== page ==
PNA237, 251 & 271 targeted against the stem and apical loop regions of DIS/SL1 hairpin showed a shift of equilibrium towards the metastable BMH conformation (Fig. 11E, F, G &12). One possible reason for this shift might be due to destabilization of LDI conformation. PNA251, which annealed with the six palindromic nucleotides, was observed to be the most potent one to inhibit dimerization. Therefore, PNA251 was likely to block the initiation of a loop-loop kissing structure (a key step in the dimerization process) with high affinity and specificity. This was consistent with a previous study, which demonstrated that the oligonucleotide directed against the DIS (GCGCGC in HIV-1 Type A) lead to the complete inhibition of dimerization of viral RNA under in vitro conditions [43], [44]. PNA237 & 271 targeted against the lower stem of DIS hairpin showed a significant reduction in the dimerization efficiency. These results support previous findings, in which standard oligonucleotides (ODNs) and Locked Nucleic Acids (LNA) containing ODNs were used as antisense agents for the inhibition of dimerization of HIV-1 RNA [43], [54]. Hence, the inhibition of in vitro dimerization of HIV-1 RNA by these three PNAs was observed to be in the following order: PNA251>PNA271>PNA237 (Fig. 6).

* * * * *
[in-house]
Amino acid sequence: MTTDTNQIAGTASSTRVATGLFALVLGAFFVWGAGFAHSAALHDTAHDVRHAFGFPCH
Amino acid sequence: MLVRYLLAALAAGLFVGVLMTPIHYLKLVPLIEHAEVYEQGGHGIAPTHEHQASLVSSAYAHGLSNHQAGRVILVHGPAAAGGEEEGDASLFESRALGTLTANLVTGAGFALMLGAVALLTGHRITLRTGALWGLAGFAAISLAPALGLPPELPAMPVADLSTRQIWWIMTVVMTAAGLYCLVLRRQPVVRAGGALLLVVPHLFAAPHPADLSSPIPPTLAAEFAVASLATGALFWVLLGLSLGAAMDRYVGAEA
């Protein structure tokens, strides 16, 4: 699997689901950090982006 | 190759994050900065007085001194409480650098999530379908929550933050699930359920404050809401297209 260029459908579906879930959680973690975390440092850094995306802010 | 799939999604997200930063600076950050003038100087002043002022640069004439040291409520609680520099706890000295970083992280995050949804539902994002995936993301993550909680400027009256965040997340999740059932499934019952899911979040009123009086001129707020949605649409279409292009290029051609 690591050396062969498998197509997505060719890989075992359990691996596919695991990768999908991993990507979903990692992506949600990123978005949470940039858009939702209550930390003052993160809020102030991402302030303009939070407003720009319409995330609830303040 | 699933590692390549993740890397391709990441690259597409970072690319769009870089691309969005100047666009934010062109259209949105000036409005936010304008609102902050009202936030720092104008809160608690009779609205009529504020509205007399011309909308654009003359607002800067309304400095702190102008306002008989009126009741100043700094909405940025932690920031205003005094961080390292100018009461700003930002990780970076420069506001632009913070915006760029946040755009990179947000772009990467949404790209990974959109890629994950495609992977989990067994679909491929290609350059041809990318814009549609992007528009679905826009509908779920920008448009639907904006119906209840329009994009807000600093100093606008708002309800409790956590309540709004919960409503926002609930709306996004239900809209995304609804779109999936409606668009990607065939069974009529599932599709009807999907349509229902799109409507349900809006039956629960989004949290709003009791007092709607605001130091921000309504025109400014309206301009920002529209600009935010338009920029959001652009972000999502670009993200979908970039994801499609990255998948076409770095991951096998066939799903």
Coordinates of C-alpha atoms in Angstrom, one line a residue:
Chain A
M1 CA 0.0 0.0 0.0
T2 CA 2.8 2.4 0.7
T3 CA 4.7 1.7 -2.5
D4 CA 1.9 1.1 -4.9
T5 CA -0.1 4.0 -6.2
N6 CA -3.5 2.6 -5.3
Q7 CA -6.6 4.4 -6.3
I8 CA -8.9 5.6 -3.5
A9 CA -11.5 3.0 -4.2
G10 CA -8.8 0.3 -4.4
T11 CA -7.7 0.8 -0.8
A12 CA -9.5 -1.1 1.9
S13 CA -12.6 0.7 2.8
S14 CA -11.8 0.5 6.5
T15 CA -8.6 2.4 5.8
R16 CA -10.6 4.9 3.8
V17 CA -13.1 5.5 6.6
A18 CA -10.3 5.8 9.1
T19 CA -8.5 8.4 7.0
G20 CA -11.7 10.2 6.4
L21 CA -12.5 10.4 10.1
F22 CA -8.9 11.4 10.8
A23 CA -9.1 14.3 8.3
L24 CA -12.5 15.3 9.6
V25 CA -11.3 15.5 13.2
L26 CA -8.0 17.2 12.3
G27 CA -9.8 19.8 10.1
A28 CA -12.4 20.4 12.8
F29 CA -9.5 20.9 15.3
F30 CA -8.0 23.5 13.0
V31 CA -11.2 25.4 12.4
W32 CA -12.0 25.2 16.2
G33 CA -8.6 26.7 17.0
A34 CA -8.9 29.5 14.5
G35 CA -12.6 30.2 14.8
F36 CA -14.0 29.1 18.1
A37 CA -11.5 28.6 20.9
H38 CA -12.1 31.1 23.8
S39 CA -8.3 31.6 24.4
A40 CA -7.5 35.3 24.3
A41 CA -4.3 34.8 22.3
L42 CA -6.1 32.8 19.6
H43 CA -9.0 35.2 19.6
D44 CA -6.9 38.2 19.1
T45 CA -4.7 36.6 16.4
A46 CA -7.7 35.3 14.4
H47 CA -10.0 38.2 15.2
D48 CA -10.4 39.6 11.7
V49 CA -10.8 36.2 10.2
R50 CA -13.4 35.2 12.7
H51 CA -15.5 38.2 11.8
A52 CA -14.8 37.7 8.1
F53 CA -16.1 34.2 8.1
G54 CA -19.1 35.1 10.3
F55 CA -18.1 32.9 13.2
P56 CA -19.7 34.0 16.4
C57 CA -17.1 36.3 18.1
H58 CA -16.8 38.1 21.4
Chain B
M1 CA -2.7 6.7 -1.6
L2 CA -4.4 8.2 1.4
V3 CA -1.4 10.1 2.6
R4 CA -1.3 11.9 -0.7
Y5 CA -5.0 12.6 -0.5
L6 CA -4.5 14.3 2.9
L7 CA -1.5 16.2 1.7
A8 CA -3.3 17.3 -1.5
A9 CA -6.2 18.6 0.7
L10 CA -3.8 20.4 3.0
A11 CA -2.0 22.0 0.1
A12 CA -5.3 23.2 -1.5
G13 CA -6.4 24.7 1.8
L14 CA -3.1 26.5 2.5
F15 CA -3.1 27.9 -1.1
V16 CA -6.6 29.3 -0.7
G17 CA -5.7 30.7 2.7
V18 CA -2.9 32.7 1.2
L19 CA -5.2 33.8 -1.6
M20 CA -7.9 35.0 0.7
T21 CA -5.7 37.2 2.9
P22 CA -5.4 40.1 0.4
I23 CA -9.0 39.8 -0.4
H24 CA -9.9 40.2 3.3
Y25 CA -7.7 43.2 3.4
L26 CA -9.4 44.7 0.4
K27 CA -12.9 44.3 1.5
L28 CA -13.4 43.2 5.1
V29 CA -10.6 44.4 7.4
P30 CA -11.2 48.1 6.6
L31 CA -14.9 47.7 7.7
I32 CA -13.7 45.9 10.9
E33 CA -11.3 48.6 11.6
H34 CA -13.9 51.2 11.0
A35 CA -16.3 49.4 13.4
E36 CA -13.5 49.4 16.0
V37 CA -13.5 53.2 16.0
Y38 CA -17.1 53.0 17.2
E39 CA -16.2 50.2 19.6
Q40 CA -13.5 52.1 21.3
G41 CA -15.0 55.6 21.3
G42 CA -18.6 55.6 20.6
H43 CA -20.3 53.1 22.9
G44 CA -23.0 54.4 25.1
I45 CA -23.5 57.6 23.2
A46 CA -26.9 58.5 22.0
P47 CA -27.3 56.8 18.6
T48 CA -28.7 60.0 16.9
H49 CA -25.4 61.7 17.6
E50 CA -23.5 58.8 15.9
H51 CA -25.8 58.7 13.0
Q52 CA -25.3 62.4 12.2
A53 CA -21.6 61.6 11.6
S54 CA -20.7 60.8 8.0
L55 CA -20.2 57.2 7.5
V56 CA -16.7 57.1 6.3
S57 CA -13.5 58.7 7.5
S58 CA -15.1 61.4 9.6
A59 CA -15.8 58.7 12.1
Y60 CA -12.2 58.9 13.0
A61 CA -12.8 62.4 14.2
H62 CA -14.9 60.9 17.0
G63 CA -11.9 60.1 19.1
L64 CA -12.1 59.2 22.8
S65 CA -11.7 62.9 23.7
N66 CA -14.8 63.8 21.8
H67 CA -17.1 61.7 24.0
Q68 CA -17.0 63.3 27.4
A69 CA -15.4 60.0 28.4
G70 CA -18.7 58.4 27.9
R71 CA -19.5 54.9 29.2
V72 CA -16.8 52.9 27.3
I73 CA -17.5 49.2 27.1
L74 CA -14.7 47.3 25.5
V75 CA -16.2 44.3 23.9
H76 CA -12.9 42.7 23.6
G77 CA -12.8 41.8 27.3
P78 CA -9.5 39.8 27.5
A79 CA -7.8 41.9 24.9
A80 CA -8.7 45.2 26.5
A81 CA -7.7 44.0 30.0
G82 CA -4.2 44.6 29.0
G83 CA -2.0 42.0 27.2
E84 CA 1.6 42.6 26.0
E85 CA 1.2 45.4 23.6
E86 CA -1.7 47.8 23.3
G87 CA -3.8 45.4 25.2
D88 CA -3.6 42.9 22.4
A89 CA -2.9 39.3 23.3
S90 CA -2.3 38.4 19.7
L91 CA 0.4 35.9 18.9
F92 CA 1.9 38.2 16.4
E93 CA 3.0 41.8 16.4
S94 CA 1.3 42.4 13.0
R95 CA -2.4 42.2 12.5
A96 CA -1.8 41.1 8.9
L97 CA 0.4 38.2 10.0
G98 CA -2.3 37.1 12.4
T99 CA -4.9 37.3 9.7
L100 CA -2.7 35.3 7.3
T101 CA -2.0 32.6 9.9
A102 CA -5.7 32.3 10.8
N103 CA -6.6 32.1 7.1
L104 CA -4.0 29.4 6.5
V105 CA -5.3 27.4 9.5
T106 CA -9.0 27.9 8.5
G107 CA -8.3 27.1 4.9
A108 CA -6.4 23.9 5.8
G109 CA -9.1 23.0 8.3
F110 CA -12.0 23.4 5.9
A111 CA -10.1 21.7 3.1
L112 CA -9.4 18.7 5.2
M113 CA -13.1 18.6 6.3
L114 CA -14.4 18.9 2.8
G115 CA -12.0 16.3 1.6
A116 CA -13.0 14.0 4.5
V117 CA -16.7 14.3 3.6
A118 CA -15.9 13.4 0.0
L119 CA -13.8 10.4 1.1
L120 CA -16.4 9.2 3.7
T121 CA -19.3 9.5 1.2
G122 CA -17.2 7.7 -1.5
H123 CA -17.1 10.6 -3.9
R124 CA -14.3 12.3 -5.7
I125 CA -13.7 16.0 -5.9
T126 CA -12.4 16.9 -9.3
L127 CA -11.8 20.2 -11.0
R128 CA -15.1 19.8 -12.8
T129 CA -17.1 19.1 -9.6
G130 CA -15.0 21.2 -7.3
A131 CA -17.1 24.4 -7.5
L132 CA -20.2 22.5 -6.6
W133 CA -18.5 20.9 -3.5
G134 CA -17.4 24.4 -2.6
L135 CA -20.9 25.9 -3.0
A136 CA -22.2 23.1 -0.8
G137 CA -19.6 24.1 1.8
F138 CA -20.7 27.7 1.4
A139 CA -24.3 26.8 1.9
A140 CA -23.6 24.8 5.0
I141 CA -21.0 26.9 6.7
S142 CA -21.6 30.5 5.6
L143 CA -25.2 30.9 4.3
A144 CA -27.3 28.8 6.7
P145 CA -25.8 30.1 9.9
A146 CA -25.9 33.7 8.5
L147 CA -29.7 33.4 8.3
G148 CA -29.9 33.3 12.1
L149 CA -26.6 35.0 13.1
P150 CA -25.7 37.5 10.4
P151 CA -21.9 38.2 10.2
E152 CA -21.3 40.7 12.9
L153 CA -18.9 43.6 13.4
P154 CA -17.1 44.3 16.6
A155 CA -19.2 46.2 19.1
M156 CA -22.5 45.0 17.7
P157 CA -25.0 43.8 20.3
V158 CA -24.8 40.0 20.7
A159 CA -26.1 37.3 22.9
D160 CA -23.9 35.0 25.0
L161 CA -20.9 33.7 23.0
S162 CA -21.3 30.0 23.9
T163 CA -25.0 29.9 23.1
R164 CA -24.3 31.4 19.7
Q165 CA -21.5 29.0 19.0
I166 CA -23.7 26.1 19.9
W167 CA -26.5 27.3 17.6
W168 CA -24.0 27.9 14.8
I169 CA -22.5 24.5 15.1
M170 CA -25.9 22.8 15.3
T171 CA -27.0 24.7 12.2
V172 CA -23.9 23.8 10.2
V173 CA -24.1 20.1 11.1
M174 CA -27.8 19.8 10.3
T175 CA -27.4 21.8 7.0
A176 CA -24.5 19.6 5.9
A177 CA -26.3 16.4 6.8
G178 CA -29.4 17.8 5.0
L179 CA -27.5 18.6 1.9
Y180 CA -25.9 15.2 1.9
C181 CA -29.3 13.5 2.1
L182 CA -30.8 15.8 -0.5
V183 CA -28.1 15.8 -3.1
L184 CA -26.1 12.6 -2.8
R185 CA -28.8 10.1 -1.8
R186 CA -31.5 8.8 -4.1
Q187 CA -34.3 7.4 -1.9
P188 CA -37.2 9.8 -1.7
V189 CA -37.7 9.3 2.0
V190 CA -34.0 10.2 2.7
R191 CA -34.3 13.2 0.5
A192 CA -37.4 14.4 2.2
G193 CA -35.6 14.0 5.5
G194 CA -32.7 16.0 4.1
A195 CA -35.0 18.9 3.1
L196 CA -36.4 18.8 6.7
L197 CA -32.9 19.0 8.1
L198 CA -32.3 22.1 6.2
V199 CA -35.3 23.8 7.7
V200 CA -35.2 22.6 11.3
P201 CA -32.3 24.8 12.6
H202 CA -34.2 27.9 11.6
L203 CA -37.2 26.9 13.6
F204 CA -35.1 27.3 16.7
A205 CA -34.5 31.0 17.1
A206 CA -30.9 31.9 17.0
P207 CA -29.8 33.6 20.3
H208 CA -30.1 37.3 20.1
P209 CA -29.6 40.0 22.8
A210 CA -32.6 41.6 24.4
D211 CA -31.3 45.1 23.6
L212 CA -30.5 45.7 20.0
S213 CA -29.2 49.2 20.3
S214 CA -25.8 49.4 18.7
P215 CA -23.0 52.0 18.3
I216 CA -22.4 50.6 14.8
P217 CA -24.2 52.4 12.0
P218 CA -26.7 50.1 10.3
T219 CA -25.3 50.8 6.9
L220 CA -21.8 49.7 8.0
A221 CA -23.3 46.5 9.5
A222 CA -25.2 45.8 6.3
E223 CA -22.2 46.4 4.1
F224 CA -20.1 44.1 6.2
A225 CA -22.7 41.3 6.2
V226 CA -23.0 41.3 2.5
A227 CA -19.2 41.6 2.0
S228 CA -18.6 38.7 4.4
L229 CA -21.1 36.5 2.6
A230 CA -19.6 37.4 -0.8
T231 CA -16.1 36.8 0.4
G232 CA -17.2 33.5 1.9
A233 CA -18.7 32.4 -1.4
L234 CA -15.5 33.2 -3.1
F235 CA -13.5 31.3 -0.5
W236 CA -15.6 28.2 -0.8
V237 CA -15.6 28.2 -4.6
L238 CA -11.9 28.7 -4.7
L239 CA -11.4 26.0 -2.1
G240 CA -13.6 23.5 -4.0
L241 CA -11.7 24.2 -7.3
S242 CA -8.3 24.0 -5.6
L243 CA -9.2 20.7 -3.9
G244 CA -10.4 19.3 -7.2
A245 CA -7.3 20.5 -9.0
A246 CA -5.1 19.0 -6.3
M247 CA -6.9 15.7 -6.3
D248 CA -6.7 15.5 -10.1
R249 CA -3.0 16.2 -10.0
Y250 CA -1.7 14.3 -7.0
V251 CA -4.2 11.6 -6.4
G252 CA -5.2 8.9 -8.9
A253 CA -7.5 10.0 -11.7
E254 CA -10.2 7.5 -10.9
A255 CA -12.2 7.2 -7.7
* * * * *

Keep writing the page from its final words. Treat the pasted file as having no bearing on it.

The coupled dimerization and template-switching assay demonstrated that PNA237, 251 and 271, targeted against the DIS hairpin, reduced template-switching and dimerization with similar potencies. Inhibition is presumably due to annealing of these PNAs to their complementary sequences within the DIS hairpin region and blockage of initiation and maturation of loop-loop kissing complex, which was necessary for the formation of a stable dimer complex between two RNA molecules and consequently inhibit the strand transfer during reverse transcription. Therefore, our results confirmed a direct relationship between the efficiency of template-switching and the stability of DIS-mediated kissing-loop complex [55]. PNA 102 &110 were targeted against the U5 and PNA332 against AUG regions, with the objective of analyzing their effect on the equilibrium between LDI and BMH, dimerization efficiency and template switching efficiency. PNA332 (complementary to the Gag region) showed maximum inhibition (~80% inhibition at 10 molar excess of this PNA) of dimerization of the RNA transcripts and this might be due to complete denaturation of U5-AUG duplex structure. The other possible explanation might be, hybridization of PNA332 to its complementary sequence, facilitate the interaction between Poly(A) and DIS sequences and helped in the shifting of the equilibrium from BMH to LDI (a dimerization incompetent) conformation. It also showed a concentration dependent inhibition of template-switching process (Fig. 9).The previous studies also showed that the metastable BMH folding was facilitated by stabilization of the U5-AUG interaction [13], [56]. The inhibition of dimerization and strand transfer by PNA 332 is consistent with destabilization of AUG region of BMH conformation. These results showed that the start (AUG) codon region of the Gag ORF is not actively involved in the stabilization of the LDI conformation. PNA 102 &110, which target the U5 strand, denatured the LDI conformation and shifted the equilibrium towards the BMH conformation (Fig. 11C, D). Several studies were published suggesting different structural models of HIV-1,5′-leader RNA. Recently, an in vitro NMR structural model was reported proposing U5-AUG duplex formation. U5:AUG formation promotes dimerization by displacing and exposing a dimer promoting hairpin structure [57]. It was reported that U5:AUG duplex was found exclusively in BMH confirmation and the metastable BMH conformer was facilitated by stabilization of the U5-AUG interaction. However, our results suggested that at increasing concentration of PNA 102&110, the LDI conformation got stabilized to BMH conformation. The annealing of PNA102 &110 to complementary nucleotides in the U5 region showed only a minor reduction in the dimerization efficiency in vitro (Fig. 6). It was reported that stabilization of the U5-AUG duplex, via mutation stimulates dimerization of partial HIV-1 transcripts, suggesting that artificial duplex formation promotes RNA dimerization [53]. If U5-AUG duplex exists, reduced dimerization in the presence of targeting PNAs is anticipated, and our failure to make this observation suggests that U5 region of duplex was either inaccessible to PNA recognition, due to steric hindrance in the structure or in the presence of PNA 102 & 110 a certain percentage of LDI form was available at equilibrium position to bind with these PNAs. Palliart et al. also do not observe distant base pairing between the nucleotides 105 -115(U5) and 331 -344 (AUG) duplex in infected cells in vivo, which clearly support our results (14). Nucleotide resolution SHAPE data also did not confirm the in vitro models of RNA and suggested that dimerization in mature viruses occur through formation of intermolecular duplexes (28), neither through TAR stem nor through intramolecular base pairing in DIS stem. Sakuragi et. al. proposed a novel HIV-1 dimerization linkage sequence (DLS) structural model, showing a thermodynamically stable pseudoknot like structure having a unique shape with new stem like duplex (GCGUC –GACGC) and alongwith it U5 : AUG duplex sunken in this structure [58]. This new model once again showed a sterically hindered position of U5:AUG duplex.